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article imageOn the street in Toronto on Saturday night Special

By KJ Mullins     Nov 20, 2011 in World
It's a mix on the streets of Toronto every Saturday night in the entertainment district: young people ready to party and the police out in force ready to make sure that everyone makes it home safe.
Dressed in their skimpiest dresses, the girls are on the prowl and the guys are willing to be their prey.
The Toronto Police Service focus on the entertainment district of Toronto every weekend. They patrol using cars, horses, bicycles and street cops covering several blocks that are where the young and beautiful flock Friday and Saturday night.
Saturday night in Toronto s Entertainment District
Saturday night in Toronto's Entertainment District
Often the mostly 20-something crowd is well behaved but mixing young adults and alcohol can amp the ante when it comes to public safety.
Saturday night in Toronto s Entertainment District
Saturday night in Toronto's Entertainment District
From 10:30 p.m. to about 4:30 a.m. on weekend nights there is a strong police presence in the small area of the downtown. The police enforce traffic laws while keeping an eye out for fights and mischief. On Saturday I trailed two of Toronto's finest as they kept watch over the city.
Saturday night in Toronto s Entertainment District
Saturday night in Toronto's Entertainment District
The officers that walk this beat want to be where the action is, knowing that just their presence can stop crime before it begins. One officer, Constable Scott Mills, was using social media to get the message out about a wanted sexual assault suspect that has escaped capture for over a year. He spent time with his partner talking about the case to a group of young people as the shift began. The group was engaged as they talked about the crime, taking time to tweet the message to their friends before hitting the clubs. Later as the suspect's picture was shown to a formerly homeless man came details that could prove helpful to solving the case.
Saturday night in Toronto s Entertainment District
Saturday night in Toronto's Entertainment District
Constable Chris Acorn said that working the entertainment district is fun but admitted dealing with the vast amount of drunk young adults can try one's patience. That feeling is understandable as the night wore on and the blood alcohol rates sky rocketed. Far too many young adults were barely able to stand due to their partaking of spirits, in fact I witnessed three who fell flat on their face. Those actions play out every weekend. Most are assisted by friends who grab a cab ending their night of partying. If there is no one on hand to help someone who is overly intoxicated the police give the individual a ride to jail for a night in the drunk tank. While being locked up isn't what anyone would ask for it is the safest place for the few that end up there.
Saturday night in Toronto s Entertainment District
Saturday night in Toronto's Entertainment District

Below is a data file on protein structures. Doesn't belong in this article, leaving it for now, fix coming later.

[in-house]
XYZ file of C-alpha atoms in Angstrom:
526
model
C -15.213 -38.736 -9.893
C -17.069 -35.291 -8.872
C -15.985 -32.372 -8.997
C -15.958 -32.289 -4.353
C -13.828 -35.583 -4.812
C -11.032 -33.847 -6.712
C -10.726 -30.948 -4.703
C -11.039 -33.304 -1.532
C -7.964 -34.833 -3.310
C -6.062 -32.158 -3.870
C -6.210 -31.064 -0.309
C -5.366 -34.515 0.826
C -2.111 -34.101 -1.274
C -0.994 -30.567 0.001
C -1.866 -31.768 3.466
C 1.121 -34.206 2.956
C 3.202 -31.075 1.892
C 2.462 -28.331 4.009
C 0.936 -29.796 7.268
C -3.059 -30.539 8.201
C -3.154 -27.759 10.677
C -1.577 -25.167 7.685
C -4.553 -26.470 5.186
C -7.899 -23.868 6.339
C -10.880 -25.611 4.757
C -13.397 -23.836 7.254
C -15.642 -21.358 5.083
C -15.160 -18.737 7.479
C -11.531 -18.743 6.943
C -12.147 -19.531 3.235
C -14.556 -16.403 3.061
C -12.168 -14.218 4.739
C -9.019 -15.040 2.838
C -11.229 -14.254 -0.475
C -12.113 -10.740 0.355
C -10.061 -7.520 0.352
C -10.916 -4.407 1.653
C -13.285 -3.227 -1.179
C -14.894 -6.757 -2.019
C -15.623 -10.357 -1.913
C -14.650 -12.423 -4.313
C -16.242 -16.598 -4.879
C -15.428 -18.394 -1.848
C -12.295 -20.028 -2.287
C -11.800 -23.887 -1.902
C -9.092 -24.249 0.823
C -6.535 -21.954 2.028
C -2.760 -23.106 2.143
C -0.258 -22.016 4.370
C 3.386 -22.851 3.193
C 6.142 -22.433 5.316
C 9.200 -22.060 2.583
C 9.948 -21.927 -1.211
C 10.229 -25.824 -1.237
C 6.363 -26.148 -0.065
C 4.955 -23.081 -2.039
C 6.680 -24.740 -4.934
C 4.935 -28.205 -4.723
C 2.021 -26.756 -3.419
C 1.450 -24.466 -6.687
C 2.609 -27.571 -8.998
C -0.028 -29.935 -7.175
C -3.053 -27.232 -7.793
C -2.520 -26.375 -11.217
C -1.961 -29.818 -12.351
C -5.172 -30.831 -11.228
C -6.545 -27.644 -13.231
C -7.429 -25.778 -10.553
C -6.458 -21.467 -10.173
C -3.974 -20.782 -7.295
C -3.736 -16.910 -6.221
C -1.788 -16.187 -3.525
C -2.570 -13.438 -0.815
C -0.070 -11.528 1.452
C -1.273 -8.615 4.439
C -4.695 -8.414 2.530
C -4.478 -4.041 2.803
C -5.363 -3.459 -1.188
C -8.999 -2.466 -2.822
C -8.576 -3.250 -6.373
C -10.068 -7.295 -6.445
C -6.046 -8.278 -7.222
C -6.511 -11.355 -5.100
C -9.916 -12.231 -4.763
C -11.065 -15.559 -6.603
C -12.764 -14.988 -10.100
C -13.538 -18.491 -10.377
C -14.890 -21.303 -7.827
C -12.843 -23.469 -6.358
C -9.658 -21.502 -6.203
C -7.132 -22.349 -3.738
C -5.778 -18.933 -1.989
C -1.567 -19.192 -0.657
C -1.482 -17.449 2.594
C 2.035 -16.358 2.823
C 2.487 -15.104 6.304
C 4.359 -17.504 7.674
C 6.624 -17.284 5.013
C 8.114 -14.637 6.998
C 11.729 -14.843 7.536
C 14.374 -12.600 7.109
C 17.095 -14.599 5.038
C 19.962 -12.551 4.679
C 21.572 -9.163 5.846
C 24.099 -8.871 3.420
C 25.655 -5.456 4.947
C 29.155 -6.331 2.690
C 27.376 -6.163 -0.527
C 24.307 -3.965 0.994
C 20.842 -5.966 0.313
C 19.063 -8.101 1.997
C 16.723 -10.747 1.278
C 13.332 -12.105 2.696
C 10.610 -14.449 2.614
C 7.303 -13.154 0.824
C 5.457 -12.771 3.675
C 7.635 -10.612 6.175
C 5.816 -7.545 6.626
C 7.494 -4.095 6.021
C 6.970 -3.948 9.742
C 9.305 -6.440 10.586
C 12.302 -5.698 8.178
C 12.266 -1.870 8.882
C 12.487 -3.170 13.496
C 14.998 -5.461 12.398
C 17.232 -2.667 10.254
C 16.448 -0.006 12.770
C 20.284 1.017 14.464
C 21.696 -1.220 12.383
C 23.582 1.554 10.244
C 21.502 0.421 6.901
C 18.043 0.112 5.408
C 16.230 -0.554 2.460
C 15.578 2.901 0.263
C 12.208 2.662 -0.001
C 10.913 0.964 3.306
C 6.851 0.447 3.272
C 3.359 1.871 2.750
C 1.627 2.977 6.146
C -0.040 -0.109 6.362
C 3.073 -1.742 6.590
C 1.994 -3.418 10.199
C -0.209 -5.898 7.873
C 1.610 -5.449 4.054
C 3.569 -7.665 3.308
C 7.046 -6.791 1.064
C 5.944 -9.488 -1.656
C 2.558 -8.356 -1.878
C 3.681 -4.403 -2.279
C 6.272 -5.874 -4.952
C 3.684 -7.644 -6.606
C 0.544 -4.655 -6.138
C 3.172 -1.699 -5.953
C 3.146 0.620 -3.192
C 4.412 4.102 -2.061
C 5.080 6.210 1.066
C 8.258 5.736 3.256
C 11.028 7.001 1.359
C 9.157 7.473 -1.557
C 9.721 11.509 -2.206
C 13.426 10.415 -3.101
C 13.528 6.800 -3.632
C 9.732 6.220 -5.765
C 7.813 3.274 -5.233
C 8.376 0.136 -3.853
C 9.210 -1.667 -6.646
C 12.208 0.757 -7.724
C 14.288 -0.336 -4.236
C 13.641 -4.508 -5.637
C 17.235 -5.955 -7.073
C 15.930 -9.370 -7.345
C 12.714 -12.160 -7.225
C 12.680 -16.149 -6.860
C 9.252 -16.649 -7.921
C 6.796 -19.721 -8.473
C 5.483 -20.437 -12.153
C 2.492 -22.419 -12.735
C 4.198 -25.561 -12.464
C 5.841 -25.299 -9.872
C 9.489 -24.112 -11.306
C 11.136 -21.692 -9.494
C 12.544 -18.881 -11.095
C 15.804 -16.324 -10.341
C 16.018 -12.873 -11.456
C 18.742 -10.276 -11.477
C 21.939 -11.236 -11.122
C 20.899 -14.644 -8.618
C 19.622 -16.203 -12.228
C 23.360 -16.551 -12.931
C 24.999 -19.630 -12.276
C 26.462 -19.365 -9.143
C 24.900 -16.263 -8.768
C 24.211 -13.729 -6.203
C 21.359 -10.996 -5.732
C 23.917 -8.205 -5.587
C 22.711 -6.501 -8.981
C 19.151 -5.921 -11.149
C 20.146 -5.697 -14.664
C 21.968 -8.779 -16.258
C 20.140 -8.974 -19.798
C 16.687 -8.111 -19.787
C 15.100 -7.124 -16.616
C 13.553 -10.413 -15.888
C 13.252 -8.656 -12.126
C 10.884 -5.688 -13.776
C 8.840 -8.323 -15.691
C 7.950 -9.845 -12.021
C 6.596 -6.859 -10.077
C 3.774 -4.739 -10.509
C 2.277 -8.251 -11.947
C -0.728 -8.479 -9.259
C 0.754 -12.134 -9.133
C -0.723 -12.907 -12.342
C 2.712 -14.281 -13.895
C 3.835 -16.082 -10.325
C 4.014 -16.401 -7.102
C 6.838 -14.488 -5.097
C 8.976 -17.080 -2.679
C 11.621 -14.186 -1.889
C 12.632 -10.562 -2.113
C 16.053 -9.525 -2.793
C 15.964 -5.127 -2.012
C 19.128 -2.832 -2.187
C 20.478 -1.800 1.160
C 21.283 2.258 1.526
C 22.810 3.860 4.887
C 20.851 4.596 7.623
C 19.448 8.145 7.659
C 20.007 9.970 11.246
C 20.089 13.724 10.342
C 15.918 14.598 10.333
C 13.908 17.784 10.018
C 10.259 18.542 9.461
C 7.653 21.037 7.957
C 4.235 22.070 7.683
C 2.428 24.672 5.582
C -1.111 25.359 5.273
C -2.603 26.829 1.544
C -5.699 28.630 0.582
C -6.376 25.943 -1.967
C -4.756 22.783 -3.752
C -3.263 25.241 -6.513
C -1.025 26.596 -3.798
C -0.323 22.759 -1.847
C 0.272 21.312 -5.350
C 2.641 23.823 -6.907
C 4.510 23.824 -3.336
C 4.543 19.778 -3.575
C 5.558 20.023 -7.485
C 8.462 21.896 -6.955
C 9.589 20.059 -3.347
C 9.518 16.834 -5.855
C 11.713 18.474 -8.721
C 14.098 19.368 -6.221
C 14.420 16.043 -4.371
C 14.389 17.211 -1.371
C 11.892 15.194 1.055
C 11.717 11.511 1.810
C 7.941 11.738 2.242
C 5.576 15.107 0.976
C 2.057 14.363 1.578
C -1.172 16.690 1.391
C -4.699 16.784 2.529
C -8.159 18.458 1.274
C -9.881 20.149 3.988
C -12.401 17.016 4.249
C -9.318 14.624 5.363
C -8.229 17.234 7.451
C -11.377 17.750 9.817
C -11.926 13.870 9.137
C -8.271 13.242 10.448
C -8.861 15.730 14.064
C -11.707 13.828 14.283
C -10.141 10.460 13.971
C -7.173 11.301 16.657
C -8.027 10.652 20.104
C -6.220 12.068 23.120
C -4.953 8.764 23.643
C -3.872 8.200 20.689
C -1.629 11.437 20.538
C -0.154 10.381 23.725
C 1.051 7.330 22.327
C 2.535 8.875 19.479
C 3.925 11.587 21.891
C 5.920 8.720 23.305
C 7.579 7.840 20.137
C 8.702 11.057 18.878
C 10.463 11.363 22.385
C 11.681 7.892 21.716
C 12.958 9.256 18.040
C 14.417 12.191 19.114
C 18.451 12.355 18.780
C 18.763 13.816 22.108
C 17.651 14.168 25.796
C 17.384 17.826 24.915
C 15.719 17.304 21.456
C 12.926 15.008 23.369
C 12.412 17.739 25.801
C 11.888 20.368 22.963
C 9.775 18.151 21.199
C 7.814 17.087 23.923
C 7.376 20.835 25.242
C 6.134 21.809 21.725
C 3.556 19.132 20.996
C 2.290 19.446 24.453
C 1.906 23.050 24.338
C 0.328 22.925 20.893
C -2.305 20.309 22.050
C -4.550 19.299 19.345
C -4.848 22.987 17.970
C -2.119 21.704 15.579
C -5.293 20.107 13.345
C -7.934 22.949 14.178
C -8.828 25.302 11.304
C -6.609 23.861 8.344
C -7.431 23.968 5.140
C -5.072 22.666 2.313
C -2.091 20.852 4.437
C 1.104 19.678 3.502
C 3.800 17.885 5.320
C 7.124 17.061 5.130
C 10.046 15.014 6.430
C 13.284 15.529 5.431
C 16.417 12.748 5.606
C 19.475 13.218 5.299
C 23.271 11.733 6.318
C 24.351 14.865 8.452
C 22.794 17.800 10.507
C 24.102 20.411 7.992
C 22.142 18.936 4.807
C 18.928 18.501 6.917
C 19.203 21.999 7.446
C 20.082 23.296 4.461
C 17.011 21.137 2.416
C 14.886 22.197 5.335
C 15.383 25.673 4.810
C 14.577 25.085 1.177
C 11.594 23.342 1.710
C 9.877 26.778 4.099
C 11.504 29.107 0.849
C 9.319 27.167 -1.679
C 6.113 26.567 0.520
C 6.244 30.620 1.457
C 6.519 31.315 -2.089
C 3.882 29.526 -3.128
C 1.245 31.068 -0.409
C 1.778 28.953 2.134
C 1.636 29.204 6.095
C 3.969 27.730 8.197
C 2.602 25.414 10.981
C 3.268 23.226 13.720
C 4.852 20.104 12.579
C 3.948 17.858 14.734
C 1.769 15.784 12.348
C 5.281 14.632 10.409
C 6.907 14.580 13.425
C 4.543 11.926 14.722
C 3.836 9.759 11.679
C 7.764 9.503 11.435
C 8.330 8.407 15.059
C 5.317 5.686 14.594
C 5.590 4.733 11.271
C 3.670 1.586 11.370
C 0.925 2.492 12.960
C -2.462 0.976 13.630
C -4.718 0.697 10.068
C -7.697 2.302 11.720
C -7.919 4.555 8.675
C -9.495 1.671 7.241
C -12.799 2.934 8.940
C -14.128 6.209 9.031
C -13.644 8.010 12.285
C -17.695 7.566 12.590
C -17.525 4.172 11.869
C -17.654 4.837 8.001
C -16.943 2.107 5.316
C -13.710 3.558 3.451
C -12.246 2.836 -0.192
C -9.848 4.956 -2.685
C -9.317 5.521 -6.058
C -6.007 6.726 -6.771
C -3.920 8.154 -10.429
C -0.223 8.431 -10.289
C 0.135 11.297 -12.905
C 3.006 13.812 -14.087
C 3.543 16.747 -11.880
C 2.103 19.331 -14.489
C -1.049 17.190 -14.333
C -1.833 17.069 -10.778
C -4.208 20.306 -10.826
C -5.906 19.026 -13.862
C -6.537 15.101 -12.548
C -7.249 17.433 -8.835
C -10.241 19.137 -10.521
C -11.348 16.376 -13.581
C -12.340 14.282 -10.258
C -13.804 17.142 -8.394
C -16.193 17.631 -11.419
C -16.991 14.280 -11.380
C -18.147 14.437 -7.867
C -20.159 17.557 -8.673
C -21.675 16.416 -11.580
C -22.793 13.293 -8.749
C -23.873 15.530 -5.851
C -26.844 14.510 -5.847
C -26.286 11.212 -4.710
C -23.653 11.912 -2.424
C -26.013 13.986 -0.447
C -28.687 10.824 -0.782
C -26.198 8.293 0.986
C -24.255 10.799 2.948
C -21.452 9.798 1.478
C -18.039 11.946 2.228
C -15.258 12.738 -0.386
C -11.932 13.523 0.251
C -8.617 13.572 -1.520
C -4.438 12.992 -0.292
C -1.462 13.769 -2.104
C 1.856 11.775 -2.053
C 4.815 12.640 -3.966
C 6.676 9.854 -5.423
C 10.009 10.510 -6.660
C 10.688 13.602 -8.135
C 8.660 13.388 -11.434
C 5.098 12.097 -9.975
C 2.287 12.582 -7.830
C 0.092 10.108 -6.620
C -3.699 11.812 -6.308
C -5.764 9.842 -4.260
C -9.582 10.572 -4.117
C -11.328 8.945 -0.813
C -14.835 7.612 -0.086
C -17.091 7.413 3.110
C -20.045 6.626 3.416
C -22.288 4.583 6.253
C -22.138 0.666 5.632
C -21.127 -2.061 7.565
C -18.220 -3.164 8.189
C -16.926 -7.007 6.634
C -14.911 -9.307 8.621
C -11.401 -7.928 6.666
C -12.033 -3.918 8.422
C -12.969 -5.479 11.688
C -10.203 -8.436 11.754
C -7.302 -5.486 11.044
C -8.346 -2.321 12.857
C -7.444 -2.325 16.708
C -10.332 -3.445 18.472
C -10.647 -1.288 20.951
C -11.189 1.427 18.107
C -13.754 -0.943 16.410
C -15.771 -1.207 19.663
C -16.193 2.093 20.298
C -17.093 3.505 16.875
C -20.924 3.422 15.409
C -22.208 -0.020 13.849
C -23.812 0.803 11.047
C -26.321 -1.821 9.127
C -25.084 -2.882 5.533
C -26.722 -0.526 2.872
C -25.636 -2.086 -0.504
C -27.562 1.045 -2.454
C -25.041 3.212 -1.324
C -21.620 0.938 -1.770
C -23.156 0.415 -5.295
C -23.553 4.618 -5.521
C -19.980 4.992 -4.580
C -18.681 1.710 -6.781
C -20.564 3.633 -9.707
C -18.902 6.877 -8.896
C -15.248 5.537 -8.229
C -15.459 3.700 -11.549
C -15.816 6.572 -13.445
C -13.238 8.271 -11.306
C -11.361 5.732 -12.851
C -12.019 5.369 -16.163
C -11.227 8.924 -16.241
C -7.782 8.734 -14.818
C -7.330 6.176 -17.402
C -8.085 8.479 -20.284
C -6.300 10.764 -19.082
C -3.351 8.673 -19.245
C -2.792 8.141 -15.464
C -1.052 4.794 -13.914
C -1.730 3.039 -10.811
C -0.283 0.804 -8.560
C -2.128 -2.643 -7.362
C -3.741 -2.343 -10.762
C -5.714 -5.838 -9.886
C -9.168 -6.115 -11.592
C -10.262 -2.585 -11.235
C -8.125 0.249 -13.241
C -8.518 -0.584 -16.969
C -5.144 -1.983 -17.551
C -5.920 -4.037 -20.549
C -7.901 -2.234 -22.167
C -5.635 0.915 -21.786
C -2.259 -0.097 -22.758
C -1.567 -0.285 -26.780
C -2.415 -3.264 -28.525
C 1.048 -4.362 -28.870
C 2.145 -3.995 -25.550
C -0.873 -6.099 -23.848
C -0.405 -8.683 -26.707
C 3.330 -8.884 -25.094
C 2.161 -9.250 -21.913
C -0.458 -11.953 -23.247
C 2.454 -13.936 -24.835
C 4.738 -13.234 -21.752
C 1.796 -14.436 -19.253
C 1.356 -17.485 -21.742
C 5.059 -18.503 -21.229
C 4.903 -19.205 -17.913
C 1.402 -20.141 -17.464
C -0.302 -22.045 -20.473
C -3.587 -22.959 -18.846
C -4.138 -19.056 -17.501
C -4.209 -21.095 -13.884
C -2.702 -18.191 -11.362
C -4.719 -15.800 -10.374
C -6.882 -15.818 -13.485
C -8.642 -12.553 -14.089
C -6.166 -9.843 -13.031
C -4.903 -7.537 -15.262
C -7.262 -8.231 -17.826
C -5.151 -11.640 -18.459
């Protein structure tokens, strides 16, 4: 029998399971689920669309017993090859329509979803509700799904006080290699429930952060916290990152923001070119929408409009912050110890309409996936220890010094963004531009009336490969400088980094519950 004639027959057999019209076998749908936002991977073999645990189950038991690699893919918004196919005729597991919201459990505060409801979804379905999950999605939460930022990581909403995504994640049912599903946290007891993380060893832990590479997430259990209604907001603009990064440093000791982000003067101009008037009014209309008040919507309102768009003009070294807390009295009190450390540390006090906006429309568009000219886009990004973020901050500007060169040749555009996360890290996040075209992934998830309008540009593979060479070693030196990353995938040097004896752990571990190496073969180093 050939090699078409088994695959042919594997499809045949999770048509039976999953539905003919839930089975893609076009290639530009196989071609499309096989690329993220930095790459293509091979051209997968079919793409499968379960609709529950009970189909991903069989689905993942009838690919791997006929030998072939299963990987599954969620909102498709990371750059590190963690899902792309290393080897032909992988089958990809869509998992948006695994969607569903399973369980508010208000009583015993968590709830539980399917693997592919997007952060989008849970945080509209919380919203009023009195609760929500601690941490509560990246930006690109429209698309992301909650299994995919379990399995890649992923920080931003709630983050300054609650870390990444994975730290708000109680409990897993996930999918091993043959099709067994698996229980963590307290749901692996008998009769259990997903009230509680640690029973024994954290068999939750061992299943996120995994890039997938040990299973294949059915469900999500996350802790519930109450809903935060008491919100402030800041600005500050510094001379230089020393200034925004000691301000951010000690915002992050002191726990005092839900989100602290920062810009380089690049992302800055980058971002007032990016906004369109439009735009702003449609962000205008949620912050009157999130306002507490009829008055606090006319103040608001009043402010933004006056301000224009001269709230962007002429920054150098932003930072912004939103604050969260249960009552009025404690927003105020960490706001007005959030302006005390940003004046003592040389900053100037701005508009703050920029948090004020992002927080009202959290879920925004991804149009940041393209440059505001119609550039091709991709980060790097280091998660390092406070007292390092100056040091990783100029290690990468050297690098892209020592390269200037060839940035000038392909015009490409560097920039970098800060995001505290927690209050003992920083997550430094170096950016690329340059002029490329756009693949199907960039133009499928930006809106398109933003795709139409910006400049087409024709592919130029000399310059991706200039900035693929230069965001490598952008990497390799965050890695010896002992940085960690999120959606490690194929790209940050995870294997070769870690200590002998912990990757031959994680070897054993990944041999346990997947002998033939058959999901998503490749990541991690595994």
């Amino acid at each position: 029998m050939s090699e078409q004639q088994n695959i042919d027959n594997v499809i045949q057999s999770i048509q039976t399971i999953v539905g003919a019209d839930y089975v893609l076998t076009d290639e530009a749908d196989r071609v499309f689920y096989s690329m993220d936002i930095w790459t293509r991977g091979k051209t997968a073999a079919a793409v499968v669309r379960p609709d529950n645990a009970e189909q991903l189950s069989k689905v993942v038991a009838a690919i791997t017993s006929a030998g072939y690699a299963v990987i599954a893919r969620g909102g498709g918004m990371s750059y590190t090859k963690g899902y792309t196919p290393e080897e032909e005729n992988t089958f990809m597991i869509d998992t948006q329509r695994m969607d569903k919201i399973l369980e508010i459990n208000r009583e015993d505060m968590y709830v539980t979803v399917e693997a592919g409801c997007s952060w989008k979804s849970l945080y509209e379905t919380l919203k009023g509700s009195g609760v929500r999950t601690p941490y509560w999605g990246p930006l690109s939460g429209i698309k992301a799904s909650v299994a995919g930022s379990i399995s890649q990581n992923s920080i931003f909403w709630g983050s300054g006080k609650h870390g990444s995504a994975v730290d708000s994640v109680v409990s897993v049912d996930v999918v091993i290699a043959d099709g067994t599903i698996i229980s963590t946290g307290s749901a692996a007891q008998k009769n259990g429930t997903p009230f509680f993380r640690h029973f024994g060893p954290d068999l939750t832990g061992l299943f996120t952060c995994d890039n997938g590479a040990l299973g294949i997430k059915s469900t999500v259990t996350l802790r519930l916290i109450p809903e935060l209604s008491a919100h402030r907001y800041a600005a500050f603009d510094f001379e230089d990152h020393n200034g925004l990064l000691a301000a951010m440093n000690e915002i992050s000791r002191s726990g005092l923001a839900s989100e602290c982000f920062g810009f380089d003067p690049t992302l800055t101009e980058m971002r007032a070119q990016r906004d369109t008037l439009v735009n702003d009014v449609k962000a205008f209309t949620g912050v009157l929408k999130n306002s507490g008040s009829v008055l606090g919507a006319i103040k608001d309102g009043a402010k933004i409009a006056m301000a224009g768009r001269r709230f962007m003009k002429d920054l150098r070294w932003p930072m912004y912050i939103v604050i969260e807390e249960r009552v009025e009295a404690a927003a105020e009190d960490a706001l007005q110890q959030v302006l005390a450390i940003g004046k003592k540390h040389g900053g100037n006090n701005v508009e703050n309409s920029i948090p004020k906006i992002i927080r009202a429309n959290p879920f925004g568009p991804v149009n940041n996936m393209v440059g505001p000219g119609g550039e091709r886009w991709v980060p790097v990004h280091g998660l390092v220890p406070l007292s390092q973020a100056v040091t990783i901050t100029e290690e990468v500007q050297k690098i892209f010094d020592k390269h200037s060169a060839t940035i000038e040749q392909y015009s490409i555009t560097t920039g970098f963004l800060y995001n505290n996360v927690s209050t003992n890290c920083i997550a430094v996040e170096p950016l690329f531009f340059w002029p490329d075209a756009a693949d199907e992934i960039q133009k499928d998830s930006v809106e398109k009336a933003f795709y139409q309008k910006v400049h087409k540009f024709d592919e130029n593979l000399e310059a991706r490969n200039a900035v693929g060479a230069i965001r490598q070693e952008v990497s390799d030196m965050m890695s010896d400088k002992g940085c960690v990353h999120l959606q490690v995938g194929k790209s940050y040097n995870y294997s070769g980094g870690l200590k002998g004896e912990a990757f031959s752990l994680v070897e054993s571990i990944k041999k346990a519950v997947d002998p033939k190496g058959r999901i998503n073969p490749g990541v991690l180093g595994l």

"Most of the time their friends help out someone who's drunk," Acorn said, "We don't want to lock someone up but if there's no one around to help then it's for their own good."
Saturday night in Toronto s Entertainment District
Saturday night in Toronto's Entertainment District
Officers are also on the lookout for motorists who violate traffic laws, motioning those caught over to the side of the road. What was surprising was the number of taxi drivers that were stopped on Saturday, mostly for running red lights and making improper turns. Most understood the drill, accepting their tickets and returning to the road. A few, however, would argue the point. One young man spoke to at least three different officers about a ticket he received, the last being Staff Sergeant Gregory Thorpe from 52 Division whose patrol car blocked traffic as a means of crowd control.
Thorpe said that this type of behaviour is fairly common and more frequent as the night goes on. He said that this Saturday night was busy but not any busier than most weekend nights.
Early in the evening two young ladies were involved in a fight in a parking lot. The pair made up and were later seen walking and laughing down the street. An observer on the street laughed as she watched sipping her Tim Horton's coffee. She smiled as she motioned towards her drink stating that alcohol makes people do stupid things.
The police try to break up the frequent fights without arrests. It's only when people can't be reasoned with that the cuffs come out.
Throughout the night I observed the police reacting in a positive manner with the club bouncers, young people and shop owners in the entertainment district. They used humour to defuse situations that could have turned ugly and showed compassion when young people clearly had over done it. By having such a visible presence on the street Toronto Police Services help ensure Toronto is safer.
Still as he watched the traffic Constable Acorn chuckled thinking about his two children and a third on the way, "They're not going to be allowed out until menopause!
Saturday night in Toronto s Entertainment District
Saturday night in Toronto's Entertainment District
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